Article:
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We are seeking a Land Policy Manager to join our Land Planning & Policy program staff. If you would like to advance Upstate Forever's strategic goals related to land policy including protecting urban tree canopy and green spaces, expanding housing & mobility choices, building healthy, inclusive communities in rapidly urbanizing areas, protecting riparian buffers, productive farmlands and forests, and critical habitats in rural areas, learn more and apply today.
October 26th, 2018
By Lisa Hallo
It’s not an exaggeration to say that the Greenville Health System Swamp Rabbit Trail has been revolutionary for the greater Greenville community since its opening in 2009.
In its fourth year, the trail pumped $6.7 million of tourism revenue into the county, according to a Furman University study. That study was only for the first 9.7 miles of trail; the network is now more than 22 miles long. The cumulative economic benefit to the community is easily in the tens of millions.
Not too shabby for something that cost the county $2.7 million to build.
But few people realize just how close the project came to fizzling out. If not for the heroic efforts and visionary leadership from Upstate Forever’s Founder Brad Wyche and former Board Chair Carlton Owen and many other Greenville County stakeholders, the GHS Swamp Rabbit Trail would never have happened.
For several decades, a railroad popularly known as “the Swamp Rabbit” operated from downtown Greenville to River Falls.
In 1998, Railtex, which had previously acquired the line from Greenville & Northern Railroad, ceased its operations and was preparing to put the entire line on the market. Public acquisition of the line became Upstate Forever’s very first project, and likely could not have happened without the quick actions of Brad Wyche. Brad saw it as a breathtaking, once-in-a-lifetime opportunity for the Greenville community and the Upstate — a chance to acquire the entire line and turn it into a trail connecting downtown to Furman and Travelers Rest.
Brad and the Upstate Forever board worked with the national Rails to Trails Conservancy to place the line in the “Rail Trail Bank” to give Greenville County time to acquire it. “We were lining up private funding to acquire it ourselves if the County failed to do so,” says Brad. But the County [through the Greenville County Economic Development Corporation (GCEDC)] came through and purchased it in 1999.
Acquisition was essential, but it was only the first step. The Surface Transportation Board (STB) in Washington, D.C. had to officially approve the abandonment of rail service on the line in order to convert it to a trail. The GCEDC was initially reluctant to initiate the proceedings for abandonment.
In order to help people clearly see the enormous potential of the project, Carlton Owen stepped up and organized a group of volunteers to work every Saturday throughout the summer of 2005 to clear away the kudzu, briars and bushes from almost the entire length of the line. The effort was key to building strong public support for the establishment of a trail, and soon GCEDC filed a petition for abandonment with the STB.
Under federal law, before a rail line can be abandoned, an opportunity must be given to any interested company or person to acquire the line at fair market value and resume rail service. Sure enough, to the project leaders’ dismay, a private railroad firm in Greenville sought to buy the entire line at a nominal price and resume commercial freight service.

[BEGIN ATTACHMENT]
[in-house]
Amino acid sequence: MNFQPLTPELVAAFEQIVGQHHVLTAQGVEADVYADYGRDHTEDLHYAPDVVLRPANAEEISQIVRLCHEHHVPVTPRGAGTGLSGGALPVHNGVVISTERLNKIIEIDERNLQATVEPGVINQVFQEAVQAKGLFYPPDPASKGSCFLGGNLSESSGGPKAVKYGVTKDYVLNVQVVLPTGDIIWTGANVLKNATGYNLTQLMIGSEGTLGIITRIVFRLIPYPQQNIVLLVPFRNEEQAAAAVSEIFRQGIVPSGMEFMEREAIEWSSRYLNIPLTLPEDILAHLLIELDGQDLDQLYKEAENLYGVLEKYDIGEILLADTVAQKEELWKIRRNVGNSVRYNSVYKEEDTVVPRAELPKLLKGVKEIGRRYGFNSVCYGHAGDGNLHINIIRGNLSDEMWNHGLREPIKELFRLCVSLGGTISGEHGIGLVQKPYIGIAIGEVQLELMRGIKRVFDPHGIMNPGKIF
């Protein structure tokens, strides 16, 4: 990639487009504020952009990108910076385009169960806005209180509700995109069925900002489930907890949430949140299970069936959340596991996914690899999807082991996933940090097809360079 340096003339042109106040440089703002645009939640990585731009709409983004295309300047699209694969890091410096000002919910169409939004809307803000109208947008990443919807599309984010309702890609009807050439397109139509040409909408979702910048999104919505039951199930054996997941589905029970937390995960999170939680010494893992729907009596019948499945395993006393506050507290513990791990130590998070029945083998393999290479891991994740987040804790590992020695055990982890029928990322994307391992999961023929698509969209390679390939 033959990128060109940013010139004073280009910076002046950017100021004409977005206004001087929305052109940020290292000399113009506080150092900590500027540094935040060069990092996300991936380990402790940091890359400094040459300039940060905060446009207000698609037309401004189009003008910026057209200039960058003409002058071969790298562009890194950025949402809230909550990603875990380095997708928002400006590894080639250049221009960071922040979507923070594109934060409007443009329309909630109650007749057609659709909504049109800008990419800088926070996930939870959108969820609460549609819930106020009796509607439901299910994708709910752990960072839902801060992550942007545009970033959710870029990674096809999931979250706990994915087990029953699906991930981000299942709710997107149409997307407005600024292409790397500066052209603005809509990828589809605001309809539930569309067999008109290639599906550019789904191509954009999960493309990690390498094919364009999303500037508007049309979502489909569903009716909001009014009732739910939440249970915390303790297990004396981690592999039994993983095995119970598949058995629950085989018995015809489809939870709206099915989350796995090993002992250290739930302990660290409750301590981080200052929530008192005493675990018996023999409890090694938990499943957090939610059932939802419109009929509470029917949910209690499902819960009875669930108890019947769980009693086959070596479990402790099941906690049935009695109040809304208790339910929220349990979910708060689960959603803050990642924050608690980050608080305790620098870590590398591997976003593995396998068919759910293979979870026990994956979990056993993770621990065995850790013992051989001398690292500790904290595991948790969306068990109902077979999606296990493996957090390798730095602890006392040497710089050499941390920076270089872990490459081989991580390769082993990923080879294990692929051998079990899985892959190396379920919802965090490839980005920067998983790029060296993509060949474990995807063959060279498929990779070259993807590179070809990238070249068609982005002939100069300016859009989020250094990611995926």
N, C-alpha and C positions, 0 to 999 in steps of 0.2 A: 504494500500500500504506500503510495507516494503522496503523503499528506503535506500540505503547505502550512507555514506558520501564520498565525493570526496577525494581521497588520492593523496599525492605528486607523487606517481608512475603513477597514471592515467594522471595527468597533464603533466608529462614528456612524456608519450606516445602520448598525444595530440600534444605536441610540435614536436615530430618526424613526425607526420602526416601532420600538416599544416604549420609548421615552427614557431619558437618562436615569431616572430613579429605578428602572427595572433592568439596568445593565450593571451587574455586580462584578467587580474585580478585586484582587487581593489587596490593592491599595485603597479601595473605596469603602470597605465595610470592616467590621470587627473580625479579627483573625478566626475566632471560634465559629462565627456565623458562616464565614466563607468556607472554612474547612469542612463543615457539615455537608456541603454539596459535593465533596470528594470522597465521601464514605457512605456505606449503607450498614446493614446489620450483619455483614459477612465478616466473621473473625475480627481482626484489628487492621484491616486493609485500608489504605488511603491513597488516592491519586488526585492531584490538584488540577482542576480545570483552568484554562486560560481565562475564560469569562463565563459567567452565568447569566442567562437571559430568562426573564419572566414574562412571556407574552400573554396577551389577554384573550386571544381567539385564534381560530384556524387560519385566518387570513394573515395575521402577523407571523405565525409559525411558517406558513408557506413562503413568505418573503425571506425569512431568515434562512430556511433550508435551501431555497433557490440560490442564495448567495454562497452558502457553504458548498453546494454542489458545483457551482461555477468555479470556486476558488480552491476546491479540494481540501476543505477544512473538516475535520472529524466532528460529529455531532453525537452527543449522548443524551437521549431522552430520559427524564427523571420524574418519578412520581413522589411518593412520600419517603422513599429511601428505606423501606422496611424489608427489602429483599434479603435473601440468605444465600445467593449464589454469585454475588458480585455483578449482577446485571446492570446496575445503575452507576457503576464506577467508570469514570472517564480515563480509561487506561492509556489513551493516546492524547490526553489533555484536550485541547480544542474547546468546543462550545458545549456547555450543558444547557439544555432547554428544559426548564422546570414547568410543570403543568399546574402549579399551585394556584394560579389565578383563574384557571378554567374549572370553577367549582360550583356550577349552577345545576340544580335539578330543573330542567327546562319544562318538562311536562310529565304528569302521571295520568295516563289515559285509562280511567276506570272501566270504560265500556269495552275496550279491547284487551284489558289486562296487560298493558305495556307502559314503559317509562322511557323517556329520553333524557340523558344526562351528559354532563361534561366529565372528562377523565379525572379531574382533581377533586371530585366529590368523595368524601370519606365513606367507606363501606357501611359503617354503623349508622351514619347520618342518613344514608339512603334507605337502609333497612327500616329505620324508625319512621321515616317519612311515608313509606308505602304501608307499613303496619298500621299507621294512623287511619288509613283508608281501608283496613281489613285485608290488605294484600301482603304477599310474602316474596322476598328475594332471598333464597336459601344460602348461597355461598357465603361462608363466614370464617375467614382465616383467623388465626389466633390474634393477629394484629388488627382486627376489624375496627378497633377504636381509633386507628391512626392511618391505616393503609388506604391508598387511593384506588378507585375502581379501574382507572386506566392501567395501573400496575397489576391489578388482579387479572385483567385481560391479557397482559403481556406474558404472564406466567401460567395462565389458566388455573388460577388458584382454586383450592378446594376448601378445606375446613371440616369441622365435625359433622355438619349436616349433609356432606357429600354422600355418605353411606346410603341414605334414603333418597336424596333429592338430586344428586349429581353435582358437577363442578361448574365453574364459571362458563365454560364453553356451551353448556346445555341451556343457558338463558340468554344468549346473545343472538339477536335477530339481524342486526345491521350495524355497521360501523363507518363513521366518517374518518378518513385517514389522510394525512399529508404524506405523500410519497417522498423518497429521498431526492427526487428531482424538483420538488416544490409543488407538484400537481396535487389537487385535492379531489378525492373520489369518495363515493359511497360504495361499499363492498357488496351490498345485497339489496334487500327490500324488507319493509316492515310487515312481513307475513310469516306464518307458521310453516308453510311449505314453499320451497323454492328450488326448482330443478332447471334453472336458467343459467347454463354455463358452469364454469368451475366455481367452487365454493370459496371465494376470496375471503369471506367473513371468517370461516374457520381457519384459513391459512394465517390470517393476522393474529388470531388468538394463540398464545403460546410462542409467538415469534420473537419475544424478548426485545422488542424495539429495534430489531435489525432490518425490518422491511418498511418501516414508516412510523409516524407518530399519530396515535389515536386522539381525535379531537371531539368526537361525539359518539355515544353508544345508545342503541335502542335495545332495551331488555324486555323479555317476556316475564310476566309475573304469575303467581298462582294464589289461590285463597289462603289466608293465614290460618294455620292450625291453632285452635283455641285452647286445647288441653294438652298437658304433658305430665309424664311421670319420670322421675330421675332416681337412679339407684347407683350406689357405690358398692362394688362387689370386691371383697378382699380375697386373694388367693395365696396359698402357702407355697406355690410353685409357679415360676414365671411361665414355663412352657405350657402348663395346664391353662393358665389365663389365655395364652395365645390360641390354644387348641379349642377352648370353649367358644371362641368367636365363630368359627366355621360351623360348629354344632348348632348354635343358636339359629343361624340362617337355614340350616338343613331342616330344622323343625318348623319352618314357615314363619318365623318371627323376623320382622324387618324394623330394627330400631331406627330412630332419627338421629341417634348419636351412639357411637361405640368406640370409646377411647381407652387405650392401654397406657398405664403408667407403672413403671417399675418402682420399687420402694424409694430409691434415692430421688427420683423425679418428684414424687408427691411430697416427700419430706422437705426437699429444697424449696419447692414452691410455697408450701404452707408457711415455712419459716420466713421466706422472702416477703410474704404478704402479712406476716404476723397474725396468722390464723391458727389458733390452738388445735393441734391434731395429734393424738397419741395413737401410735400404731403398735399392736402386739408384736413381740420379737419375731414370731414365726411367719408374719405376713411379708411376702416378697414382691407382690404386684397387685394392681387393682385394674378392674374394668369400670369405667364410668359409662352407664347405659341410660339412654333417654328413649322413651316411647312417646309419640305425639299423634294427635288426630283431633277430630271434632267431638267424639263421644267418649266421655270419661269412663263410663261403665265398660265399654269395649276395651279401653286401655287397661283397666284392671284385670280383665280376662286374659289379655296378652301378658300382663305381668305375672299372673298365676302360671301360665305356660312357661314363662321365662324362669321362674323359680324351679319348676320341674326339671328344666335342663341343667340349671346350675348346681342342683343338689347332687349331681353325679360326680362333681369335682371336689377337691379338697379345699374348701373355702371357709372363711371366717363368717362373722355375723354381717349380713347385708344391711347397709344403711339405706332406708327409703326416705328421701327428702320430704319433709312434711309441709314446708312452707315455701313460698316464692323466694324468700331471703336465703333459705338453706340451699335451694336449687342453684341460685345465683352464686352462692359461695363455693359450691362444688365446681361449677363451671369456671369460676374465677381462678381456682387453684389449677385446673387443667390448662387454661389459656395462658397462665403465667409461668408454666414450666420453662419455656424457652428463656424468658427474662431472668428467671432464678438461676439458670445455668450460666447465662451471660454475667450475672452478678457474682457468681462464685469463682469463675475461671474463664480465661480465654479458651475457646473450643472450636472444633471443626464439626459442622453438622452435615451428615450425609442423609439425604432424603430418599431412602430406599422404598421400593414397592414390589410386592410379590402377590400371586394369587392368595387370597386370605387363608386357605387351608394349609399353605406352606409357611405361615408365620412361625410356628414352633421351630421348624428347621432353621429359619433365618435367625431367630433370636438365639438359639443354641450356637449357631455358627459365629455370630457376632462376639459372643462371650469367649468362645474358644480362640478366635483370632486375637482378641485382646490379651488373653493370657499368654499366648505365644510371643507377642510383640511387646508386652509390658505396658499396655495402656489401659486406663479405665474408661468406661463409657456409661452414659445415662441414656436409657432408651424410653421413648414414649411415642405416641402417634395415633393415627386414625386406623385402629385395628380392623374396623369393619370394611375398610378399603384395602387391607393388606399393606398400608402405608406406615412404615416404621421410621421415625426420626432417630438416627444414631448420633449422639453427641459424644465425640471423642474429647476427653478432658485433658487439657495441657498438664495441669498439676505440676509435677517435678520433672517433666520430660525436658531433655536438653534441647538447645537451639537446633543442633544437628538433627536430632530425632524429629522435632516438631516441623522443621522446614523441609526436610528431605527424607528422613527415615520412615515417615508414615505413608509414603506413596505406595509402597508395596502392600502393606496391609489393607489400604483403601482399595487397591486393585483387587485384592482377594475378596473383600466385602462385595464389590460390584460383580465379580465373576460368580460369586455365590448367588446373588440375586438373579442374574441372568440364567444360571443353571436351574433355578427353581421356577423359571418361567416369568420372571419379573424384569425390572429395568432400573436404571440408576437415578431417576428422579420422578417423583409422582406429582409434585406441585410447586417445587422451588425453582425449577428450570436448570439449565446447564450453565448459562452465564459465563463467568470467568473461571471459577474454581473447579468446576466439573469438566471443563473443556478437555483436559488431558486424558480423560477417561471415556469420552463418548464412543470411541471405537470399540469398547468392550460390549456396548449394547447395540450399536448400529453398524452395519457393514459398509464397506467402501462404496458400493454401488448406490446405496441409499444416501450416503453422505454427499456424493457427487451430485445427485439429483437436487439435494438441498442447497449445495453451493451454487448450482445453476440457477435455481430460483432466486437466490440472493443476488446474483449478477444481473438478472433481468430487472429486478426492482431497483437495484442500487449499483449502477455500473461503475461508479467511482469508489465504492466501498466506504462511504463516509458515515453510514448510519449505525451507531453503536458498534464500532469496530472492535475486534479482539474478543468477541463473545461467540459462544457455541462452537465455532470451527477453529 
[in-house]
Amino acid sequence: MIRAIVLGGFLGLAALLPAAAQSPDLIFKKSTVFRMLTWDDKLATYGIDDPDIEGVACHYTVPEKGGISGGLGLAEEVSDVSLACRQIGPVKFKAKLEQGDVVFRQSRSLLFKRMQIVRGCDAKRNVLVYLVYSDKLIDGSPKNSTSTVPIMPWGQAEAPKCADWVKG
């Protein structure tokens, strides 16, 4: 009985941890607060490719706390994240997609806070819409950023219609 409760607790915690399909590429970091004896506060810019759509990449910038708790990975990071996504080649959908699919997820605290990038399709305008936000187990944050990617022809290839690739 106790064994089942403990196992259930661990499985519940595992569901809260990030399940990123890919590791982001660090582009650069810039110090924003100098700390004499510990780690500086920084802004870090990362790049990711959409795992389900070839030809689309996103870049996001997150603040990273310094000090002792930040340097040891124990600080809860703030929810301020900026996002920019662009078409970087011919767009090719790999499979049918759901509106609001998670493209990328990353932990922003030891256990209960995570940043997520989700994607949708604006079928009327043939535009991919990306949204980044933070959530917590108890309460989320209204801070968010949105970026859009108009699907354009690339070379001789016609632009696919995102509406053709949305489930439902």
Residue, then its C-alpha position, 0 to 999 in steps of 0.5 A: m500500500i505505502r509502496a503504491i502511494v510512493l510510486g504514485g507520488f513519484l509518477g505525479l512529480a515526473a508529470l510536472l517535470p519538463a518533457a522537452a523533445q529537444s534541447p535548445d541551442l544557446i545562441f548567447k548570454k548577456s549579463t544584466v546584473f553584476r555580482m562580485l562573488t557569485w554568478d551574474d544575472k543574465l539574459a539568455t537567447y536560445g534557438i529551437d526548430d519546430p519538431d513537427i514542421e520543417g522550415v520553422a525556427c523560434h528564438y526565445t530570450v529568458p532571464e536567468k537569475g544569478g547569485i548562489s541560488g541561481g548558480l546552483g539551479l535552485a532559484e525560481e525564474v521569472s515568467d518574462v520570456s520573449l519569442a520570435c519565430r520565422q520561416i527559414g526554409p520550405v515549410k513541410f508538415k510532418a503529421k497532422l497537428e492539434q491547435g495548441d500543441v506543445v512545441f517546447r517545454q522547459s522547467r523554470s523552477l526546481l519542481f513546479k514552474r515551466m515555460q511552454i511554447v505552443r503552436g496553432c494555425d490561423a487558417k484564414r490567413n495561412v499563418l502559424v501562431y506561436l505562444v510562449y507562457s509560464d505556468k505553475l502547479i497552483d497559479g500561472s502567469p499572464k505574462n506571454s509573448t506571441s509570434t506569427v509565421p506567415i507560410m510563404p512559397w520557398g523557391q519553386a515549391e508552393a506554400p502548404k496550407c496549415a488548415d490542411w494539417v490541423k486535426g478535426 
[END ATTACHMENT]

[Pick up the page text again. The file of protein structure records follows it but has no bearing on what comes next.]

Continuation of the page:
GCEDC and Upstate Forever strongly opposed the request and submitted appraisals showing that the line had substantial value. The STB basically agreed and established the value at over $700,000, which had to be paid by April 2006.
Brad, Carlton, and others held their breath as time passed, waiting to see if the railroad firm would purchase the line. The suspense escalated the day before the deadline, when the private firm asked the STB for an extension to respond.
The STB quickly denied this extension, but the firm still had 24 hours to purchase the line and overthrow plans for a trail. All Brad, Carlton, and others could do was wait. “We were literally counting down to midnight,” says Brad.
Fortunately (for Brad, the County, and the community), the private rail firm was never heard from again. In April, 2006, the STB signed an order approving the abandonment.
Upstate Forever then agreed to serve as the “interim trail operator” to give GCEDC and the Greenville County Recreation District time to work out a final agreement for removing the rail lines and building the trail.
In 2007, the Greenville Health System made a magnificent gift of $1 million for the project, and the project was officially named the Greenville Health System Swamp Rabbit Trail. The trail officially opened in 2009 and the rest, as they say, is history.
As it nears the anniversary of its first decade, the GHS Swamp Rabbit Trail has proved to be hugely popular for both recreational users and commuters, with more than half a million users each year.
Plus, the Upstate has seen significant economic development and aesthetic improvements along almost all parts of the trail, including areas previously neglected. Travelers Rest, in particular, has been transformed into a thriving community principally because of the trail. There are now countless references to the trail in the marketing materials for various development projects.
“The trail has been a success on many levels and a true source of pride," says Ty Houck, Greenville County Director of Greenways, Natural and Historic Resources. "Communities throughout the county have noticed the economic development associated with the trail, and now they want to connect to it to become partners with this iconic community asset."
For more information, contact Lisa Hallo, Land Policy Director, at email@example.com